Xiaolin Xiaoli

Bottom Line: A harsh and indignant depiction of sexual deprivation and exploitation among China's poorest.

Pusan International Film Festival

BUSAN, South Korea -- Zhang Miaoyan may belong to the same brood of independent filmmakers such as Ying Liang ("Taking Father Home"), Wei Tie ("Distance") or Zhao Ye ("Ma Wujia"), who put postreform China's social injustices and grass-roots misery on exhibition for a festival audience. But his "Xiaolin Xiaoli" also shares camaraderie with Bunuel's "Los Olvidados" in the way unflinching neo-realism and excoriating social criticism are transcended by aching poetry and surrealism.

Sexual frustration, depicted without moralistic window dressing, is the film's single, unswerving theme. This is directly linked to the protagonists' social disenfranchisement in a corrupt and uncaring state. The audacious assertion is a hurdle for public screening in China, though the blatantly sexual subject matter may attract a diverse audience overseas.

The film's sexual politics are established early on, when a low-angled camera pursues a pair of female legs in high heels strutting along a dusty road. It catches the eye of junkyard worker Xiaolin, the 26-year-old virgin protagonist. Unavailability breeds contempt. "Bitch asshole!" he seethes and runs home to masturbate before a faded calendar. The film provides an inventive masturbator's manual for the really desperate, like boring a hole in a lardy strip of pig's skin.

Xiaolin's sexual deprivation is represented as equally inhumane as not being able to afford education or health care. He is so low down the poverty line that he has to starve for a week for one night's paid sex. Zhang conveys a palpable sense of how it's an all-consuming obsession. In fact, Xiaolin's testosterone overdrive is exacerbated by his fellow-laborer Lao Qan, a 40-year-old bachelor addicted to prostitution. There is not much else gratifying in their wretched lives. Pigs are a recurrent motif that evokes their animalistic existence.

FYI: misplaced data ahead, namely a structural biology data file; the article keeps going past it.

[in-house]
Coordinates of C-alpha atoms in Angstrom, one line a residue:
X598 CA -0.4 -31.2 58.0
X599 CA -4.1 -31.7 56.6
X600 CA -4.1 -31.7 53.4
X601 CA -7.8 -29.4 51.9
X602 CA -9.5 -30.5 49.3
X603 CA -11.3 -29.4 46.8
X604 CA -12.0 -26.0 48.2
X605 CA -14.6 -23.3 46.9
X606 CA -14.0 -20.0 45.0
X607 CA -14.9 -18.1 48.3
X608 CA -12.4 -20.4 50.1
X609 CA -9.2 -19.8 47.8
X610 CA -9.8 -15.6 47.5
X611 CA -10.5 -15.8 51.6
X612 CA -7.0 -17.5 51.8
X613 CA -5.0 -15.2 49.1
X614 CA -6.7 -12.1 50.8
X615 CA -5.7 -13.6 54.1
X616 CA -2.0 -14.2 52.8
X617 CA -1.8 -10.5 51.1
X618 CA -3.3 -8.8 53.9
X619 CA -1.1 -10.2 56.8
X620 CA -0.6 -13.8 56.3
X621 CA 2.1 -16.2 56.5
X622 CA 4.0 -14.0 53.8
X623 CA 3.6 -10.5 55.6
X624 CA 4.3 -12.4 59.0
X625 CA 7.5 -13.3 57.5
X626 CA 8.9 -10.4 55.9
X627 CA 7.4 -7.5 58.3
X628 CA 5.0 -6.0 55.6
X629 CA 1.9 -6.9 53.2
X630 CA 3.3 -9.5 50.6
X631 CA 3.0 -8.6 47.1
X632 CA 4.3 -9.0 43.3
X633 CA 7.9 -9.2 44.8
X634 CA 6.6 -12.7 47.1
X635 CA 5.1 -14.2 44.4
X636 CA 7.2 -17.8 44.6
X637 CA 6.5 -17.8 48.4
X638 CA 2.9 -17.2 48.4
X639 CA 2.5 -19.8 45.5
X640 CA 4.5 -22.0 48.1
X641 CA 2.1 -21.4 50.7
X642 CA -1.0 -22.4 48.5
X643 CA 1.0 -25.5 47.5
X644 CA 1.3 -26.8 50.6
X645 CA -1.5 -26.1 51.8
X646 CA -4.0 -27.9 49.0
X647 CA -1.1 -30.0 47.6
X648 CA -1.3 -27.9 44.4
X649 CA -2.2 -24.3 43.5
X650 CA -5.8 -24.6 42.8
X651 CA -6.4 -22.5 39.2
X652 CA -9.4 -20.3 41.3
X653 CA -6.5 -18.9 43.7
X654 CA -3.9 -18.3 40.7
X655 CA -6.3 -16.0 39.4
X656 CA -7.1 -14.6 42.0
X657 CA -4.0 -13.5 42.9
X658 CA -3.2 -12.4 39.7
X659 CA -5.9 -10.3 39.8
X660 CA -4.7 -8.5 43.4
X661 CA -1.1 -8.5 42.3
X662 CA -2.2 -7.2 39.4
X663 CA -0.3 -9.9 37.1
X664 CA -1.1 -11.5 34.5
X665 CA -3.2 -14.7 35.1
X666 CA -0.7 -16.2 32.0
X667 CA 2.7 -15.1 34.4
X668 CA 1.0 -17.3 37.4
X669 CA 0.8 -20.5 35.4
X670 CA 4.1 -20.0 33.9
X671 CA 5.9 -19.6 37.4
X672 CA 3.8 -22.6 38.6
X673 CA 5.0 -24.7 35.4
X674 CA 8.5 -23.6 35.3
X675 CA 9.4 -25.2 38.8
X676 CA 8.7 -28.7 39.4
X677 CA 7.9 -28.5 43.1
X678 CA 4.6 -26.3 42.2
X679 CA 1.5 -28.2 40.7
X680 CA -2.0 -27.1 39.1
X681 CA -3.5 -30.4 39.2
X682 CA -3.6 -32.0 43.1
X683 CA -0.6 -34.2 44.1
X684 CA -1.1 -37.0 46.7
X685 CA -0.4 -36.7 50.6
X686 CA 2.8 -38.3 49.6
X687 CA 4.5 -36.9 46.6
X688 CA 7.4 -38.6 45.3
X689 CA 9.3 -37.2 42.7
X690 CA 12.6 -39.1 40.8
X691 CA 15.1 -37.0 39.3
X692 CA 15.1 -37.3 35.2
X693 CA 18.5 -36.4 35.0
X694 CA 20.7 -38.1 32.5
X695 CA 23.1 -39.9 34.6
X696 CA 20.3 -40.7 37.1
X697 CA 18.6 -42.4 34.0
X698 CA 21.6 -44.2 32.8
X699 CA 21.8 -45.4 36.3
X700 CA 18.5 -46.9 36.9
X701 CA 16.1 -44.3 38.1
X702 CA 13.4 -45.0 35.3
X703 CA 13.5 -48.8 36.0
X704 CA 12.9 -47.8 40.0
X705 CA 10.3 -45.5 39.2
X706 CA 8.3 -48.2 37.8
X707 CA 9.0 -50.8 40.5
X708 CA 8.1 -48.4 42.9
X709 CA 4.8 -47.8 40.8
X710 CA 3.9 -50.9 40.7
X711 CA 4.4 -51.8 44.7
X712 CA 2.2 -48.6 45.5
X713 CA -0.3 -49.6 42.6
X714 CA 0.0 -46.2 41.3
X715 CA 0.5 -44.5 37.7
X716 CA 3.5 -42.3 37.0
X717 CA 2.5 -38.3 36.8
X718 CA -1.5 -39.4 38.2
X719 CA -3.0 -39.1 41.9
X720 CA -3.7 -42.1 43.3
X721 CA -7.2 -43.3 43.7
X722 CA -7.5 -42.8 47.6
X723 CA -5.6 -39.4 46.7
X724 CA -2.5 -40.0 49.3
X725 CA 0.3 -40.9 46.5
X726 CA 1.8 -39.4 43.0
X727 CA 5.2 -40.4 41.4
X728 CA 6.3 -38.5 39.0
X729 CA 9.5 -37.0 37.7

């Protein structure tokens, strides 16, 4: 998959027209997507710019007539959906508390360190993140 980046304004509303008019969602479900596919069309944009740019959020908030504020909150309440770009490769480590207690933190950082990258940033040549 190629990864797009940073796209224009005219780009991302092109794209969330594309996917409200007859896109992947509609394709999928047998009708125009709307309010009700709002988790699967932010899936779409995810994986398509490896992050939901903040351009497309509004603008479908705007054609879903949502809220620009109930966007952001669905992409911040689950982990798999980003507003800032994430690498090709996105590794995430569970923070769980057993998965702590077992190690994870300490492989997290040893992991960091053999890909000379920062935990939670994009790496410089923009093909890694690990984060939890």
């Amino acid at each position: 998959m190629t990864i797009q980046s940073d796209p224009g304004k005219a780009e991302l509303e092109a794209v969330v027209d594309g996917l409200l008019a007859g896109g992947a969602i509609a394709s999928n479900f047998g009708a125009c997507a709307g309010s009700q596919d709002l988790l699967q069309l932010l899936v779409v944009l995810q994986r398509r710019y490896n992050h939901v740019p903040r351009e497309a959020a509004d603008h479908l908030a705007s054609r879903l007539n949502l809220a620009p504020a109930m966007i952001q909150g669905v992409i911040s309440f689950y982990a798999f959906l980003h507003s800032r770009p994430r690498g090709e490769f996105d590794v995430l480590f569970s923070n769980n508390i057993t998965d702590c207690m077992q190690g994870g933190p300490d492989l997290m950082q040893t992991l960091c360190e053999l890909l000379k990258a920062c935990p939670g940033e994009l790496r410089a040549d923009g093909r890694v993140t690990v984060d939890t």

A complementary narrative introduces Xiaoli, a woman who moonlights in a barbershop-cum-brothel while her husband works in Shanghai to pay off debts. Her frustration is expressed poetically in letters of longing to her husband but its nature is the same as Xiaolin's unsoothed libido.

Xiaoli's plight tells the prostitute's side of the story, a running list of male abuse. The weak prey on the weaker so the prostitutes just take it out on more destitute clients like Xiaolin and Lao Qan by humiliating and cheating them. With exploitation and hostility at both ends of the business transaction, it is just a matter of time before angst erupts into violence.

The film ends with a dedication to 20 million prostitutes and 150 million farm workers in China. It is punctuated with comments on government campaigns that went to pot and state broadcasts warning the public against all kinds of petty crimes (while graver abuses go unchecked).

Shot digitally on the cheap, using open locations of a shantytown and interiors of pitch-dark squalor where unsavory sex takes place, the cinematography is surprisingly above average, with many beautifully composed shots.

Xiaolin Xiaoli
Rice Production
Director/producer/director of photography/editor: Zhang Miaoyan
Screenwriters: Zhang Miaoyan, Wang Lianggui, Mao Danhui
Music: Jiang Hongwei
Xiaolin: Mao Danhui
Xiaoli: Liu Yun
Laoqiang: Deng Xiaolong
Agang: Li Chengliang

Running time -- 108 minutes
No MPAA rating